The Korea Times recently published an interesting opinion piece, suggesting the broadening of the Six Party Talks to include the European Union, thus creating “6+EU Talks.” According to the article, this 27-member organization would inject a wider variety of economic and political leverages to the defunct negotiation process.
Which led me to ask: Why not do the opposite and drop the Six Party Talks altogether? What would possibly change in North Korea, its human rights record, its nuclear weapons ambitions, and its shambles of an economy, if the Six Party Talks were dismantled and never to be revisited again? Not much. Nearly a decade has passed since the negotiations began and none of the intended goals of a non-nuclear and more integrated North Korea have been achieved. If anything, prospects of reaching these objectives are farther than ever. North Korea has successfully acquired a stockpile of nuclear weapons, has a surprisingly modern weapons facilities, and short missile delivery system supposedly capable of striking Hawaii.
Furthermore, North Korea remains unwilling in forfeiting its nuclear capabilities. Especially, as Kim Jong-il passes the mantle of power to the young heir apparent, Kim Jong-un, the nuclear weapons program is not only a means of state survival but has become a symbol of the Kim dynasty’s legitimacy.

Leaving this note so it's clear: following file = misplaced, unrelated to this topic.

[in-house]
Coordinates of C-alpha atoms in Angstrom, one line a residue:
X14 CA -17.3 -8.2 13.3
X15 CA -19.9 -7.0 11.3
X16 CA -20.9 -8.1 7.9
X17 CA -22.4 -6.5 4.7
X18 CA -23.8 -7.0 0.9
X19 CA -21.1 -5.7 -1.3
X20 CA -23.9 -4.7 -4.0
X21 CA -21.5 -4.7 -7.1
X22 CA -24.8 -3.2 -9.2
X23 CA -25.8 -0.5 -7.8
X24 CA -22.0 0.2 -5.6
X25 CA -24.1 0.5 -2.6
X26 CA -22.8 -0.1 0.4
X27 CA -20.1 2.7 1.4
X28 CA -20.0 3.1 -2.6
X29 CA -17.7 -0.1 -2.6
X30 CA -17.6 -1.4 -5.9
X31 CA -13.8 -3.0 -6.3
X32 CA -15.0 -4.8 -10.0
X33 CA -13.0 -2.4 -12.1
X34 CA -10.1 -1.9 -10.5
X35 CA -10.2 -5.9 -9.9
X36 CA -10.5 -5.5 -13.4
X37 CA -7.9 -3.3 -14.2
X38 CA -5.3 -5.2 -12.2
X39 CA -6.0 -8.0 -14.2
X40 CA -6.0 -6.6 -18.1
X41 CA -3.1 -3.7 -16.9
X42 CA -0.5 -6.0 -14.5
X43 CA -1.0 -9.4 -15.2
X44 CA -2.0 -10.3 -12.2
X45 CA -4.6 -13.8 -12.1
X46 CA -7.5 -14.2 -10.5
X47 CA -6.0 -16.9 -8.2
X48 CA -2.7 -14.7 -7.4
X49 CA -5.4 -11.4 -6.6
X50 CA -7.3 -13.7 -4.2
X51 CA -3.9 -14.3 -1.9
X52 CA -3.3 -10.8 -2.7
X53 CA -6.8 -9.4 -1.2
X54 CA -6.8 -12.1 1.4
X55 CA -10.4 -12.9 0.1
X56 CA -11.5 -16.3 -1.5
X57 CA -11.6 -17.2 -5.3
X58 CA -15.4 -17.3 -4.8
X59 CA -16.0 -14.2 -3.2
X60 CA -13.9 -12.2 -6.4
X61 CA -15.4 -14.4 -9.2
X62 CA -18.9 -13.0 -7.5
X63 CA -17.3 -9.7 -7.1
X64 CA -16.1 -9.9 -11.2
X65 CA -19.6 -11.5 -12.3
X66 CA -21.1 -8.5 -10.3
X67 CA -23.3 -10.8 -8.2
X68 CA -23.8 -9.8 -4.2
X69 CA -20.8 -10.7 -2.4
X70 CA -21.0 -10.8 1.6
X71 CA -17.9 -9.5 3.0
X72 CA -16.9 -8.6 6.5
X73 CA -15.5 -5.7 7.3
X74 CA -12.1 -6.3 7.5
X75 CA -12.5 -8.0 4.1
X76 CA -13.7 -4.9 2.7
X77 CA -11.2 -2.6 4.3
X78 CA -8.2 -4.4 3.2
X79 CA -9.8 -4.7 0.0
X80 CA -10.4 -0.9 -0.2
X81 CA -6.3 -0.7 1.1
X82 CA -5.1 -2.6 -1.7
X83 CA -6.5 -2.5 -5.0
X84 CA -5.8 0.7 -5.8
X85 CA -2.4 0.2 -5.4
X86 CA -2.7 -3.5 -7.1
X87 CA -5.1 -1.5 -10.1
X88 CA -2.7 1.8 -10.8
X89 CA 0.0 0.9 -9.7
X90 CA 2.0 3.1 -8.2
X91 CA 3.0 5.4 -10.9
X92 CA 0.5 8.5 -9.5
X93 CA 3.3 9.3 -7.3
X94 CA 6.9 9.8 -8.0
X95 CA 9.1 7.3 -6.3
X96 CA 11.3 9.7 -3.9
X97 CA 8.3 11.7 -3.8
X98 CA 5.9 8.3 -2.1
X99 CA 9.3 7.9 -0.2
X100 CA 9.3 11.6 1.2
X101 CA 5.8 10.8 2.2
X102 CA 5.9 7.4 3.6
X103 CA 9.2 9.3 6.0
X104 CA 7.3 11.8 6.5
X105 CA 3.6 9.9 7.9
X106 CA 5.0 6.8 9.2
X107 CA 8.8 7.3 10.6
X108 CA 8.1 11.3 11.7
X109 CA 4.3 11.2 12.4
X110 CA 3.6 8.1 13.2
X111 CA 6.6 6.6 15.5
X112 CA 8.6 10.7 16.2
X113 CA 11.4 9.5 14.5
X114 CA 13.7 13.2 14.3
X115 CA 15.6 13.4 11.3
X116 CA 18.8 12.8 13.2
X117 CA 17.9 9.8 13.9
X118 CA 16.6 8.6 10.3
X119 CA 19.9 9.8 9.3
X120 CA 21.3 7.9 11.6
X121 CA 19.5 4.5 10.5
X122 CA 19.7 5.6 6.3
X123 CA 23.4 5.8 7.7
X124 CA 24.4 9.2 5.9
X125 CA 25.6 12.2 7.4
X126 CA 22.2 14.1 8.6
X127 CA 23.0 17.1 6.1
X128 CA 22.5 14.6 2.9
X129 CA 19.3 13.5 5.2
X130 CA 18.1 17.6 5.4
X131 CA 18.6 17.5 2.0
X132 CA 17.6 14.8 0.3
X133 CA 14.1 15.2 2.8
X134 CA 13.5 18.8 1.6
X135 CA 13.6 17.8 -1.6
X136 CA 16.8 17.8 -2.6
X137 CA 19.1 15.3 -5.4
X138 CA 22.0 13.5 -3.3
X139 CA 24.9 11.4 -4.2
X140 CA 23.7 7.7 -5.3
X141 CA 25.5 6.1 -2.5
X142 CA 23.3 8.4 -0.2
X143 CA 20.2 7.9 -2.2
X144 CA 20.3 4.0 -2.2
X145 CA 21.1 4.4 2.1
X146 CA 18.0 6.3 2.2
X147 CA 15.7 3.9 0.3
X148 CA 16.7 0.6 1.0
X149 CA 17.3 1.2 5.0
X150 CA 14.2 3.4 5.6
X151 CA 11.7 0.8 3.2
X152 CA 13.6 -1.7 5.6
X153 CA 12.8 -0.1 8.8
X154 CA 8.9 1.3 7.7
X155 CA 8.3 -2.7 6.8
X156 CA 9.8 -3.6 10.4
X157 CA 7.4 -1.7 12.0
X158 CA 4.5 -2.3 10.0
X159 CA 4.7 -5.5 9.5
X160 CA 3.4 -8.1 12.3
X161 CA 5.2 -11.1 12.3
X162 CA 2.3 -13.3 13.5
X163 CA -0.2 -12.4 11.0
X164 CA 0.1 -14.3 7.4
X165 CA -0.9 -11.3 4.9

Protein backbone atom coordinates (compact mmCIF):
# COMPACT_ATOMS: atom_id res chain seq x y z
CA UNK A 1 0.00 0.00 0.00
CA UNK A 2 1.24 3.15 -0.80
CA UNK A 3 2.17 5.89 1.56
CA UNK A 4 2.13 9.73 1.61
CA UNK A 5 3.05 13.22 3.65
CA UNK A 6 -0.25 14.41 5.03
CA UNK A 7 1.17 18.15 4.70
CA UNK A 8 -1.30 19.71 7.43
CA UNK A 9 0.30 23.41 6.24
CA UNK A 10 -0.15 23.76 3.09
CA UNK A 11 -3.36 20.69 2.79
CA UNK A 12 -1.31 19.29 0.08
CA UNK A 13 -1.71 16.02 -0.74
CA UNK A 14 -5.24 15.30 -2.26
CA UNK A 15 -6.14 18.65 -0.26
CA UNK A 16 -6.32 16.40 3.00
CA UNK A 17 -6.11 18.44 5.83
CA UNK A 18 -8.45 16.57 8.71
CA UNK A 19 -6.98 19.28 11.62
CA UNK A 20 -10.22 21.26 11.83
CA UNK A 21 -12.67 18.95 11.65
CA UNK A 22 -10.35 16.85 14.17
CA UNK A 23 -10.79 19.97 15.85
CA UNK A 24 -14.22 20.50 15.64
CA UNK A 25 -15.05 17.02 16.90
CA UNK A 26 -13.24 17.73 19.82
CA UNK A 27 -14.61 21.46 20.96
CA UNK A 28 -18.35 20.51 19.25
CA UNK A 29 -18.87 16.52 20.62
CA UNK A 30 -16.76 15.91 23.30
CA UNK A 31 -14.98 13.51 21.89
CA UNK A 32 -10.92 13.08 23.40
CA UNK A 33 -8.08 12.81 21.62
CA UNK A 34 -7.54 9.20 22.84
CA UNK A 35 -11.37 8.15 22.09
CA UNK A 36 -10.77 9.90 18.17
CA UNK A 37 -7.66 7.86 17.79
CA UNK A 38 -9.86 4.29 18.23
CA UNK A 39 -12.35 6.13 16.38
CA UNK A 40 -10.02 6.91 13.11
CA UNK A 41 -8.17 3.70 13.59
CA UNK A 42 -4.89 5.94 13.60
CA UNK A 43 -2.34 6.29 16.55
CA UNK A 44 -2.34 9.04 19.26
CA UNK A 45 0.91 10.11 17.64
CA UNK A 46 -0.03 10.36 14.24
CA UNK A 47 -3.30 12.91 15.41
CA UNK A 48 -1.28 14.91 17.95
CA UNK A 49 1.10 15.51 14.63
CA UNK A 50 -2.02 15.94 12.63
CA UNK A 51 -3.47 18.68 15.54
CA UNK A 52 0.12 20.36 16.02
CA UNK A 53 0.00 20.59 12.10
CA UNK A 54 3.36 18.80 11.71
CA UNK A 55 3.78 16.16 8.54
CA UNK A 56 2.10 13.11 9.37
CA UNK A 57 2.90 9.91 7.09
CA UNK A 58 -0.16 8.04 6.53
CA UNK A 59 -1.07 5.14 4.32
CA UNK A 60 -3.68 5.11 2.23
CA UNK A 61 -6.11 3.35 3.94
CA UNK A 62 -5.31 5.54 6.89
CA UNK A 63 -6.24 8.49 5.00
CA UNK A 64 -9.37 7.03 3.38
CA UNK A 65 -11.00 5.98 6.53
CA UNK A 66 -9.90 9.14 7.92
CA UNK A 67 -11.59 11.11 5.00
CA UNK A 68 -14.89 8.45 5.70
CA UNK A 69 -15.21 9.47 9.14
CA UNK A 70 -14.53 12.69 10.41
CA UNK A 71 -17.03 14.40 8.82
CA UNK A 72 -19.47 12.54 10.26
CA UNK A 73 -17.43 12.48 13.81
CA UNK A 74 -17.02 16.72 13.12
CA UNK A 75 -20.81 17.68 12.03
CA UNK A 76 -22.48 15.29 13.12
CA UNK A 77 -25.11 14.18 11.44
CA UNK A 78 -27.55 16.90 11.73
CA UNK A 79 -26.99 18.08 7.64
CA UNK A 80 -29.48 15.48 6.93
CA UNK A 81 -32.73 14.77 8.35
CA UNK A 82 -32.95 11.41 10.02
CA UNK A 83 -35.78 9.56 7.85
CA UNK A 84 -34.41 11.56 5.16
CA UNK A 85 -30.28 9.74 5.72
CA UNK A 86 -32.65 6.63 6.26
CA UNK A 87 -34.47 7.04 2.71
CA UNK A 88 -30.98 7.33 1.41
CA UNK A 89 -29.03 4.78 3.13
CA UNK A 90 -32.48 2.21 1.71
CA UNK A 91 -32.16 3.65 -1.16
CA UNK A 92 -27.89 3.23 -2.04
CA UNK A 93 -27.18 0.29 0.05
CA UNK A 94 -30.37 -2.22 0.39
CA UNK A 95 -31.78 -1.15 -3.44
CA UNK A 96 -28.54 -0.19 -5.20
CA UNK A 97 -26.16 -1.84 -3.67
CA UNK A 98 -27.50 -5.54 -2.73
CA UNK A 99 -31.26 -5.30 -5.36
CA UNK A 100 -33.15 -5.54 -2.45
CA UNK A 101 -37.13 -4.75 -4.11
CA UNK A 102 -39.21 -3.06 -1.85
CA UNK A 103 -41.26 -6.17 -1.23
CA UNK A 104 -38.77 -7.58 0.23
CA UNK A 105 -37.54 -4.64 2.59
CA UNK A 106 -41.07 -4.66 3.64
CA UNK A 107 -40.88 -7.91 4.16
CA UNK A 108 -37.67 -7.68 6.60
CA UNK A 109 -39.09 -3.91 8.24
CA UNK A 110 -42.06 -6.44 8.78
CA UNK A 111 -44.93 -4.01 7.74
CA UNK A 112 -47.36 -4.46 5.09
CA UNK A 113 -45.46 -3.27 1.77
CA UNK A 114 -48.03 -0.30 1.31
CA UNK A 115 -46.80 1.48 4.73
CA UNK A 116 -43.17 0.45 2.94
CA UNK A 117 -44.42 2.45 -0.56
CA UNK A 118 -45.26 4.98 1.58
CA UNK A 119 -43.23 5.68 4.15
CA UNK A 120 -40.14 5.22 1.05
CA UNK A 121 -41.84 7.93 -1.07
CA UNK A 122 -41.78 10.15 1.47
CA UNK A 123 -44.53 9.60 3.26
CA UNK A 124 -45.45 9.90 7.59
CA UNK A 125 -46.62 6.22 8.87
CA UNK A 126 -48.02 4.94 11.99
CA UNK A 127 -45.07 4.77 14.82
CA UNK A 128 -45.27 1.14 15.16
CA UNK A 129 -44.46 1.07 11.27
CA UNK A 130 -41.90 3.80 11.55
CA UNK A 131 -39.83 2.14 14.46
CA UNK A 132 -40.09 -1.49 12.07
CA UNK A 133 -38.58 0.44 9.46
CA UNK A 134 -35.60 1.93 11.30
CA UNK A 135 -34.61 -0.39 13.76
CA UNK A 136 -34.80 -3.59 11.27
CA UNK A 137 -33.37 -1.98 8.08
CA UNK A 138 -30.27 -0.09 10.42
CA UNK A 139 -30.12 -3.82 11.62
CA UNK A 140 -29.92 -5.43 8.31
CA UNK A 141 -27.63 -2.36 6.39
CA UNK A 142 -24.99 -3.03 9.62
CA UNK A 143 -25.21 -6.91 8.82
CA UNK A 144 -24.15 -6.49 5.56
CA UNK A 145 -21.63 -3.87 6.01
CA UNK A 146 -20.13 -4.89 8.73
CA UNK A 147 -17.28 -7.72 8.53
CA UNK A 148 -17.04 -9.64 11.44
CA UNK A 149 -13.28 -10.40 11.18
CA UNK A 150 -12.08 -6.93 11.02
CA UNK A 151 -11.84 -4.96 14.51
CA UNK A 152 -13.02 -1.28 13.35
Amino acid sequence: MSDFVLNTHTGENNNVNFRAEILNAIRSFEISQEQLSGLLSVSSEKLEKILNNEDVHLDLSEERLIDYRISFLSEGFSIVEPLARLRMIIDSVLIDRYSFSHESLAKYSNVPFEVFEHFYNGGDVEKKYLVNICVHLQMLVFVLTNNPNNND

Failure of Past Leverages
And so as the U.S. and DPRK discuss the restart of talks, perhaps it is time to revisit the goals of the Six Party Talks and whether they are relevant anymore. If there’s anything history has taught us so far, it is that the economic concessions, such as energy or food aid has failed to attract a compliant Pyongyang. Political concessions, such as regime security or removal from the list of states sponsors of terrorism, have also fared a dismal attempt at deterrence. Pyongyang has made it clear on multiple occasions that it would be able to do without the support of the U.S. and its allies. Even after getting slapped by two UN sanctions, the North Korea regime has managed to continue along, relying on its long time ally, China. Especially in recent months, Pyongyang appears to be courting with much success, its traditional allies, Russia and China, for economic partnerships.
The trade volume between the DPRK and China has ballooned to $3.1 billion, a nearly 87% increase from last year’s number. In addition, Beijing has pledged to invest $7.1 billion on expanding the Chinese Dandong port, which sits just north of the North Korean special economic zone city of Rason, in order to “cement [the port’s] role as a transport hub in Northeast Asia that connects the Korean Peninsula with Eurasia.”
As for Russia, Moscow and Pyongyang gave their languishing relations a jolt when Kim Il-sung met with President Medvedev this past August. A number of cooperation agreements were struck, including joint mining projects, joint military exercises, Russia’s leasing of North Korean ports, and the connecting the closed country to the trans-Siberian railway.